"Like millions of you, I have taken great delight in following Chris Hadfield since his Soyuz launch in 2012. And it is now a privilege and pleasure to produce this book celebrating a selection of many of Chris’ beautiful and evocative photographs taken during his five months on the International Space Station. Complementing his images you will also find a number of NASA satellite shots captured by various orbital platforms over the last few years.
John McQuarrie, Editor and Publisher"
“Astronauts on board the International Space Station have many tasks, but a consistent favorite is taking photographs of Earth. The ISS astronauts don’t just take digital images randomly. The photos they shoot are part of a well-defined program of data collection coordinated through the Crew Earth Observations team at Johnson Space Center. Current research targets include glaciers, deltas, urban areas, coral reefs, megafans (inland deltas), and long-term ecological monitoring sites. Dynamic events such as hurricanes, dust storms, volcanic eruptions, and fires are also imaged when possible. Astronauts also document the growth and change of human-made features, such as cities. The database of astronaut photography is freely accessible via the Internet and has made this book possible.”
Chris Hadfield prior to launching for the International Space Station in 2012:
“This experience will be way too rich to keep to myself, I am planning to record and share this experience in as many ways as I can. Take pictures, write music, write e-mails, use the phone on board, call people that I know, talk to the media, but also send a tweet as often as I can. I think as many people should see what is going on as humanly possible.”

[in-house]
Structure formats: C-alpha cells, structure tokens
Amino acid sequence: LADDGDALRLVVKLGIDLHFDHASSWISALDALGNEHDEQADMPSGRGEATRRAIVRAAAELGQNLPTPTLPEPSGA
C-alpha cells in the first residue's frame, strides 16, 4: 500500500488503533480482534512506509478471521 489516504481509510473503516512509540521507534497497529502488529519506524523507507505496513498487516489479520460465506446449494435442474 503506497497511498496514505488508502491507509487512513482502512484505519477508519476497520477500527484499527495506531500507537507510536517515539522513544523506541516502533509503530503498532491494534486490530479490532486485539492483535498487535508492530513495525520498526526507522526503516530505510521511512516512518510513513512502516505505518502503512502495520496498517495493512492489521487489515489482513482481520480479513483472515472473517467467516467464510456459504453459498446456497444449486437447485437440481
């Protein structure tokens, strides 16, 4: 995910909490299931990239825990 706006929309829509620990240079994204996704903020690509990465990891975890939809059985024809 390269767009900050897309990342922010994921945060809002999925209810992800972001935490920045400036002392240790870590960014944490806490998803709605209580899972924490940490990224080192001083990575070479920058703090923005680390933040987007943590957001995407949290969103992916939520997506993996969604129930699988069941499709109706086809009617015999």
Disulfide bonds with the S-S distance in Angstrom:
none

(His Twitter address is: @Cmdr_Hadfield)
Chris Hadfield upon his return to Earth in 2013:
“To think of how far we have come, as a country in space flight, to go from one little satellite, as a very early experimental thing, through to relay satellites where we could watch hockey from coast to coast … then our arm going on the shuttle, then Marc Garneau going on the shuttle, It almost looks like it was all beautifully planned and laid out, but it is really just been building on the success of the past, recognizing that in amongst everything else that is going on, this is something that Canada ought to be involved in."
Canadian astronaut Cmdr. Chris Hadfield left the International Space Station with the flourish of a rock star, releasing a polished music video tribute to his months in space in the final hours before his return to Earth. Hadfield reworked some of the lyrics to pop star David Bowie’s “Space Oddity,” playing guitar and having the instrument float around the ISS, "in a most peculiar way." Some of the cover tune referred to his return to earth: "Lock your Soyuz hatch and put your helmet on.... Detach from station and may God's love be with you."
How Chris Hadfield turned earthlings on to space
Janet Davison, CBC News
When Chris Hadfield and his family began talking three years ago about how to give Canadians a behind-the-scenes look at his next spaceflight, they came up with some ideas that would forge an unprecedented everyman link between life on Earth and his stint on the International Space Station. That bond, which resulted in, among other things, more than 1,000,000 followers all over the globe keeping up with Hadfield on Twitter, ended — in some ways — when Hadfield, the first Canadian to command the ISS, and two other astronauts strapped tightly inside a Soyuz spacecraft landed on the flat steppes of Kazakhstan in May of 2012.